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COAG should press on with national truck laws – with changes

18 August 2011

The Prime Minister, premiers and chief ministers should sign the agreement for the national truck laws tomorrow, but insist on changes to the way they are being drafted, the Chairman of the Australian Trucking Association, David Simon, said today.

Tomorrow’s meeting of COAG is scheduled to sign the intergovernmental agreement needed to establish the planned national heavy vehicle regulator and national heavy vehicle laws.

Mr Simon said the ATA had spent the last twenty years lobbying for national truck laws to improve the industry’s safety and productivity.

COAG should sign the intergovernmental agreement, but should also insist on changes to the way the laws are being drafted,” Mr Simon said.
“The whole point of having national truck laws is to improve safety and productivity and reduce the compliance burden on the industry.

“But the laws, as drafted, won’t achieve these worthwhile aims. The road agency chief executives, NTC officers and the NHVR project office have done an enormous amount of good work to get the draft Bill this far, but they will need to move away from their entrenched positions to create a Bill that will deliver best practice regulation.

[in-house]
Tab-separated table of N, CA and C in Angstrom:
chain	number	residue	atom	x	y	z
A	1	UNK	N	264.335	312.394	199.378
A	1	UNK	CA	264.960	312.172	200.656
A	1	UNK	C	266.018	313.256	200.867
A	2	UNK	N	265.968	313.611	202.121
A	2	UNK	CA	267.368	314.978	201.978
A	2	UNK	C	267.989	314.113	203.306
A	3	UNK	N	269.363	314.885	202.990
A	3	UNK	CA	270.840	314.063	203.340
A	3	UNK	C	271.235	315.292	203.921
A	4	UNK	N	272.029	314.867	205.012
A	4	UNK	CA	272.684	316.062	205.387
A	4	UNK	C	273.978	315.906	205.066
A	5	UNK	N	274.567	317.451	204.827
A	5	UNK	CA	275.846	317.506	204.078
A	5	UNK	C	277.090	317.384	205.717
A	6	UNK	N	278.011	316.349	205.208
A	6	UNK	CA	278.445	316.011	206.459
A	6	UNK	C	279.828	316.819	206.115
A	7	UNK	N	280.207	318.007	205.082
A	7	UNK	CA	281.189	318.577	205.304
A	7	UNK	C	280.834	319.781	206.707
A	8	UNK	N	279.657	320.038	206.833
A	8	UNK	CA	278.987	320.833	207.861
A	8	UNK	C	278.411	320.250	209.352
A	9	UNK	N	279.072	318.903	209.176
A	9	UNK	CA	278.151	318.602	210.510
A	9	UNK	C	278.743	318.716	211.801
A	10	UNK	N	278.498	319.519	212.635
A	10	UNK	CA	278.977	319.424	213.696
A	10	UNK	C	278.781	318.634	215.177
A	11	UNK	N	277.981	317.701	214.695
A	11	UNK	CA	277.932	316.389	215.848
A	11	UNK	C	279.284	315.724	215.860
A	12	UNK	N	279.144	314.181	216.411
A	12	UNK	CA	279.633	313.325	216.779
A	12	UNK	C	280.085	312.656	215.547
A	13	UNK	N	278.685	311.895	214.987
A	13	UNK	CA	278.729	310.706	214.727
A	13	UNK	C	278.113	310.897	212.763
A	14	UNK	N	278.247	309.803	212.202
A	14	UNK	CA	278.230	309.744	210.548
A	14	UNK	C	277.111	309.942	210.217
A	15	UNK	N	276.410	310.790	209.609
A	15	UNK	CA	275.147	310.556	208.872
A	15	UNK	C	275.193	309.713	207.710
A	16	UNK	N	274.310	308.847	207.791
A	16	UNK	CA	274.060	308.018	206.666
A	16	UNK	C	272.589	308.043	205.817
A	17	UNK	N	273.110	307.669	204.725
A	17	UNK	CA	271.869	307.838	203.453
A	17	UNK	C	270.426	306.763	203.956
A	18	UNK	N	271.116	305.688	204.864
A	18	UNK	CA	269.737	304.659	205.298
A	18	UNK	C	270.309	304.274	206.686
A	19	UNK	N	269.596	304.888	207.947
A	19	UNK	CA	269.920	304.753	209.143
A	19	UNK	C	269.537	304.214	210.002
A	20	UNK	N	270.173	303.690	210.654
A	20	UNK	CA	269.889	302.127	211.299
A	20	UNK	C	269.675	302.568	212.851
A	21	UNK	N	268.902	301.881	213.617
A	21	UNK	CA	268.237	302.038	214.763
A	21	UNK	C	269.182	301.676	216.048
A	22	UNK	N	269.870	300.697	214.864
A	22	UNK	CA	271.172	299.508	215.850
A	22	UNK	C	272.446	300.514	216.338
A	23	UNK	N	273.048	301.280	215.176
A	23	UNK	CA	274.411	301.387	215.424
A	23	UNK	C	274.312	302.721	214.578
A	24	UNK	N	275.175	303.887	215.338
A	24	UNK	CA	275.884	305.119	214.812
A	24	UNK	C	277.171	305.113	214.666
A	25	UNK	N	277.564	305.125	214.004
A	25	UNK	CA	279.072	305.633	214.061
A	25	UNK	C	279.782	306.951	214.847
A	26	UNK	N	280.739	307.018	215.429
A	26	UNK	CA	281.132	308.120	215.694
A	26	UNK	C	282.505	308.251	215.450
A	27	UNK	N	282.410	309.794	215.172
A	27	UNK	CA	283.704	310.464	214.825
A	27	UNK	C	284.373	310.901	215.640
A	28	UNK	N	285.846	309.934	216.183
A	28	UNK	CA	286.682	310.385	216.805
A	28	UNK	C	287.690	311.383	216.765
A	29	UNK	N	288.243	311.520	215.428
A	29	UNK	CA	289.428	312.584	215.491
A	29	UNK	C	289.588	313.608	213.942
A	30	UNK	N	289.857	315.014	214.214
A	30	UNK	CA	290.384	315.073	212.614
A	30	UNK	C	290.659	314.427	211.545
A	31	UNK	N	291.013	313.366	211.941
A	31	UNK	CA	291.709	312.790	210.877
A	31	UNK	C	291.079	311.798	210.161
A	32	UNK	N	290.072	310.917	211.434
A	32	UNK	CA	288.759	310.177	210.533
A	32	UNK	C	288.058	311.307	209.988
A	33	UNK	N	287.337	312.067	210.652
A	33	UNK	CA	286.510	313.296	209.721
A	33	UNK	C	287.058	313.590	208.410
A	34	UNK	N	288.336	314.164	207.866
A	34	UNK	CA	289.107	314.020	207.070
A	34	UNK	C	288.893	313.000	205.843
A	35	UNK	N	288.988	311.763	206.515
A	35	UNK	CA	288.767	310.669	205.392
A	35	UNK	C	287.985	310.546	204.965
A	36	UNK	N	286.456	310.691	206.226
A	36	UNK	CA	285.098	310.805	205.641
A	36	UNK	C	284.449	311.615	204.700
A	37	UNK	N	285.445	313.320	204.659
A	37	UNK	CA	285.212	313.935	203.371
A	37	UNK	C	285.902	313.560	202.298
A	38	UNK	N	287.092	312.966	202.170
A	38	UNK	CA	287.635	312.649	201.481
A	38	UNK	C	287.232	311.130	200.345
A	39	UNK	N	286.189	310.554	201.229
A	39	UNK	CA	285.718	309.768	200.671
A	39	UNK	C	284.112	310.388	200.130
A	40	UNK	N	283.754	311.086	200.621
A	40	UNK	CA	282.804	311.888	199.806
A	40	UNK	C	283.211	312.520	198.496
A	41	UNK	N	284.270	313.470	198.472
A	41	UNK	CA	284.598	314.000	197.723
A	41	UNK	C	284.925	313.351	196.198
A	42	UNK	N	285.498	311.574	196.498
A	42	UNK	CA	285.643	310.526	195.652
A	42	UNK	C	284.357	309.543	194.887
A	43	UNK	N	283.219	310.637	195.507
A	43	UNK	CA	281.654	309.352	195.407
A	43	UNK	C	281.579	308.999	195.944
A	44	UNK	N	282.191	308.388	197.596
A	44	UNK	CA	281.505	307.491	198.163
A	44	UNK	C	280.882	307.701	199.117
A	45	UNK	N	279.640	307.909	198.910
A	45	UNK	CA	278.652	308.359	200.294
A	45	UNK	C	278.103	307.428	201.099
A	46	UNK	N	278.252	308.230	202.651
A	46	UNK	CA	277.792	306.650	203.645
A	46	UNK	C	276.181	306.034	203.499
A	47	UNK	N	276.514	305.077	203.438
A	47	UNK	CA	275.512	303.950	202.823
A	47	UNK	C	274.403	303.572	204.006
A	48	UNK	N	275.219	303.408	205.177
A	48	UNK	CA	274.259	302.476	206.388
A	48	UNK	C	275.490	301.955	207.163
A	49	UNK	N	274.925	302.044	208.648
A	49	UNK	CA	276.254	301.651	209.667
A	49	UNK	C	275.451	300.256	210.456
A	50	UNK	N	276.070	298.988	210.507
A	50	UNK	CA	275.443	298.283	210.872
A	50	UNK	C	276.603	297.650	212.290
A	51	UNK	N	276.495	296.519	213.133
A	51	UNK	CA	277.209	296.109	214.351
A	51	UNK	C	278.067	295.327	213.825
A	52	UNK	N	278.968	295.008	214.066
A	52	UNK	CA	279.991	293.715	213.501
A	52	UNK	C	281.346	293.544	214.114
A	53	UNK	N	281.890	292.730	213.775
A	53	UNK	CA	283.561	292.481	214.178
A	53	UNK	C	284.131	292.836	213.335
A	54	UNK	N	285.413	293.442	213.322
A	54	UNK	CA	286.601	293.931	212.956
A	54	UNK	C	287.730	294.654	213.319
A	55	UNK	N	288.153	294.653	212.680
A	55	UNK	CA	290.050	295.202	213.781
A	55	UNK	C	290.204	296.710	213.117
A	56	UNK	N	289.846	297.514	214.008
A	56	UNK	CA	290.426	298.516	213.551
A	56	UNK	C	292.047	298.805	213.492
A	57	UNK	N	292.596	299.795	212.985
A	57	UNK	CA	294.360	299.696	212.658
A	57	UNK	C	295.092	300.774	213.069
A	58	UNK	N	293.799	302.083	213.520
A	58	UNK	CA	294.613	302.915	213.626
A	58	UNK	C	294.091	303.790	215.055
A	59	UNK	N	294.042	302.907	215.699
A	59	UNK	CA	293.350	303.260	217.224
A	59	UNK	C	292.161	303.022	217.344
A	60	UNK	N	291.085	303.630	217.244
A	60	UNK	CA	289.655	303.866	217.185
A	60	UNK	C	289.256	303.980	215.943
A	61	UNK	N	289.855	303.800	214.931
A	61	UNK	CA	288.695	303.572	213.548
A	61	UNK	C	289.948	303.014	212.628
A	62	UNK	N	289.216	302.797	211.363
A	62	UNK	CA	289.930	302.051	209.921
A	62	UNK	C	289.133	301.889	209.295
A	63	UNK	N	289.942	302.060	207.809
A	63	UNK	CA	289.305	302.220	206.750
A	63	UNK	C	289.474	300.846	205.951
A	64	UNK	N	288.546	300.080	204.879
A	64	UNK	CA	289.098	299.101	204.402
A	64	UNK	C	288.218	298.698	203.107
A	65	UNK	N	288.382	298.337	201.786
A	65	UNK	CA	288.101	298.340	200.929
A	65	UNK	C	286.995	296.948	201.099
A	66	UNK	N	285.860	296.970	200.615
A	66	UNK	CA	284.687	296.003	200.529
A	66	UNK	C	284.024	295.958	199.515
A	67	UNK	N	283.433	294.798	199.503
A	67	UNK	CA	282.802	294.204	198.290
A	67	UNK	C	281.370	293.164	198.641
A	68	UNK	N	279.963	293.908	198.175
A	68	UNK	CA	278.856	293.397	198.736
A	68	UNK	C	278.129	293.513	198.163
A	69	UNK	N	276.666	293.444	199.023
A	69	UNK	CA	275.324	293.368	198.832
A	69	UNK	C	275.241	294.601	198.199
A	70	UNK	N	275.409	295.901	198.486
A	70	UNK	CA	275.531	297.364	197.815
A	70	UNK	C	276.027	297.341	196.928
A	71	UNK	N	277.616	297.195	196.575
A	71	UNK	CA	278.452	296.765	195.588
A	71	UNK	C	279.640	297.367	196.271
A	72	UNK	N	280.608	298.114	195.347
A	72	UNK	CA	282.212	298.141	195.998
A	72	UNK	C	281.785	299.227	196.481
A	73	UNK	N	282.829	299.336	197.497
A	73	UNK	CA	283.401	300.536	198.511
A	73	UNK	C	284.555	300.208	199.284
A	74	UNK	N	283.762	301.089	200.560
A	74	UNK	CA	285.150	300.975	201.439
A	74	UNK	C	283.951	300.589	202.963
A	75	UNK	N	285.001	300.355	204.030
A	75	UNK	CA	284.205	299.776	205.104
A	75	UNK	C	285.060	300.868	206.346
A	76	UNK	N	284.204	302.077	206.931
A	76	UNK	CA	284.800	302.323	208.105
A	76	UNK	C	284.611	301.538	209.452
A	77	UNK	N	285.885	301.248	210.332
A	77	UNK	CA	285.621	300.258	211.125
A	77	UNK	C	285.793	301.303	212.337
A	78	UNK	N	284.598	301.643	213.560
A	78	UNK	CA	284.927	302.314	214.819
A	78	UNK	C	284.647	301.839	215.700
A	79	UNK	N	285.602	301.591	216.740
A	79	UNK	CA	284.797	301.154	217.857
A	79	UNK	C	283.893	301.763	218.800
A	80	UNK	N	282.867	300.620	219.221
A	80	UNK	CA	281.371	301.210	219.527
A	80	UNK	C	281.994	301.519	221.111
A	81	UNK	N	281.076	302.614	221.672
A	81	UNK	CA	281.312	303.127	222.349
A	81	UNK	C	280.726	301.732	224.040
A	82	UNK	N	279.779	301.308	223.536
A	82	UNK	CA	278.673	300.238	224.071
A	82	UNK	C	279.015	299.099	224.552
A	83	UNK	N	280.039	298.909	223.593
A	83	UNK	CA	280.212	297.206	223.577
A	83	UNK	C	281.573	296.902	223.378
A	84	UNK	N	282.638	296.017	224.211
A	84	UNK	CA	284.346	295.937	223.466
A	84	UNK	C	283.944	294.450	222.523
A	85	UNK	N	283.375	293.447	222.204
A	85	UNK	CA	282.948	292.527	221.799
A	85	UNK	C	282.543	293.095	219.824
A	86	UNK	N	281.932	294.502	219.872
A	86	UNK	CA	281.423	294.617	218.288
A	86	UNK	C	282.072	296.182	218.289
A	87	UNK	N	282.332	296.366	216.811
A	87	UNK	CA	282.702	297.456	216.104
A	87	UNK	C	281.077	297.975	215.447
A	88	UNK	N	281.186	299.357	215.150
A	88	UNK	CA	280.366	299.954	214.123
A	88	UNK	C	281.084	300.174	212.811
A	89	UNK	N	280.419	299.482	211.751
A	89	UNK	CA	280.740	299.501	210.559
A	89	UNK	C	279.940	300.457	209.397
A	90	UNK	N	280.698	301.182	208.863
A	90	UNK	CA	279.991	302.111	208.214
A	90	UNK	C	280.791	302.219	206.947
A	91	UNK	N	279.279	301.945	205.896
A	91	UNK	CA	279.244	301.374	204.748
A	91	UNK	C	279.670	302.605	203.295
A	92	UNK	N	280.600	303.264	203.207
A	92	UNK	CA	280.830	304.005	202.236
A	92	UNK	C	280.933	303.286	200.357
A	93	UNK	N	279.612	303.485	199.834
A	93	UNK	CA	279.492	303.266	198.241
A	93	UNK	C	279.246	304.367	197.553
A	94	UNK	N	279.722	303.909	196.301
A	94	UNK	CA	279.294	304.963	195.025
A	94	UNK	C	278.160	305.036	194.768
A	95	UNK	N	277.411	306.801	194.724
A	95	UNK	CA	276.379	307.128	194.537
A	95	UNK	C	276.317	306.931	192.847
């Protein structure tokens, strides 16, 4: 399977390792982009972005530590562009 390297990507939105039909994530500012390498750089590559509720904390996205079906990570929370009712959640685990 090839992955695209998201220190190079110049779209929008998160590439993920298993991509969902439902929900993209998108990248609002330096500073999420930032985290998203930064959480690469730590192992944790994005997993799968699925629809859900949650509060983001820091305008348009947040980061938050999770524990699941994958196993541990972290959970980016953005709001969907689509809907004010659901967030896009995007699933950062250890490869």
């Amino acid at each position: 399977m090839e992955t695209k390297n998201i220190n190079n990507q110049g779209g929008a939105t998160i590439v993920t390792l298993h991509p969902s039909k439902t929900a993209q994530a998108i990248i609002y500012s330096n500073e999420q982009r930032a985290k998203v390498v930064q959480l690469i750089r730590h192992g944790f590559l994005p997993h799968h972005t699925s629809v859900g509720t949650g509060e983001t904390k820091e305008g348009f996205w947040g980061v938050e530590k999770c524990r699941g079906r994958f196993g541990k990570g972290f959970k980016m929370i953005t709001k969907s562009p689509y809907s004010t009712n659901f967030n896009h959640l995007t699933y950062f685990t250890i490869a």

“The current draft goes backward on productivity, by allowing the states to impose additional conditions on the use of Restricted Access Vehicles like B-doubles and road trains.

“There is no allowance for any external review of access decisions by road managers, even though improved access to the road system is a fundamental part of the productivity gains identified in the Regulatory Impact Statement.

“The draft Bill also fails on compliance. Under the current draft, every director or officer of a trucking company, and every partner in a partnership, is personally guilty if the business is convicted of an offence under the heavy vehicle laws. They then have to prove their innocence, rather than the prosecution having to prove their guilt.
“This provision is inconsistent with Australian ideas of fairness, and also conflicts with the model work health and safety law. Under the work health and safety law, the burden of proof rests entirely upon the prosecution, which is where it should be.
COAG must insist that the officials drafting the law listen to the industry and develop provisions that will actually meet its objectives and Australian standards of due process,” he said.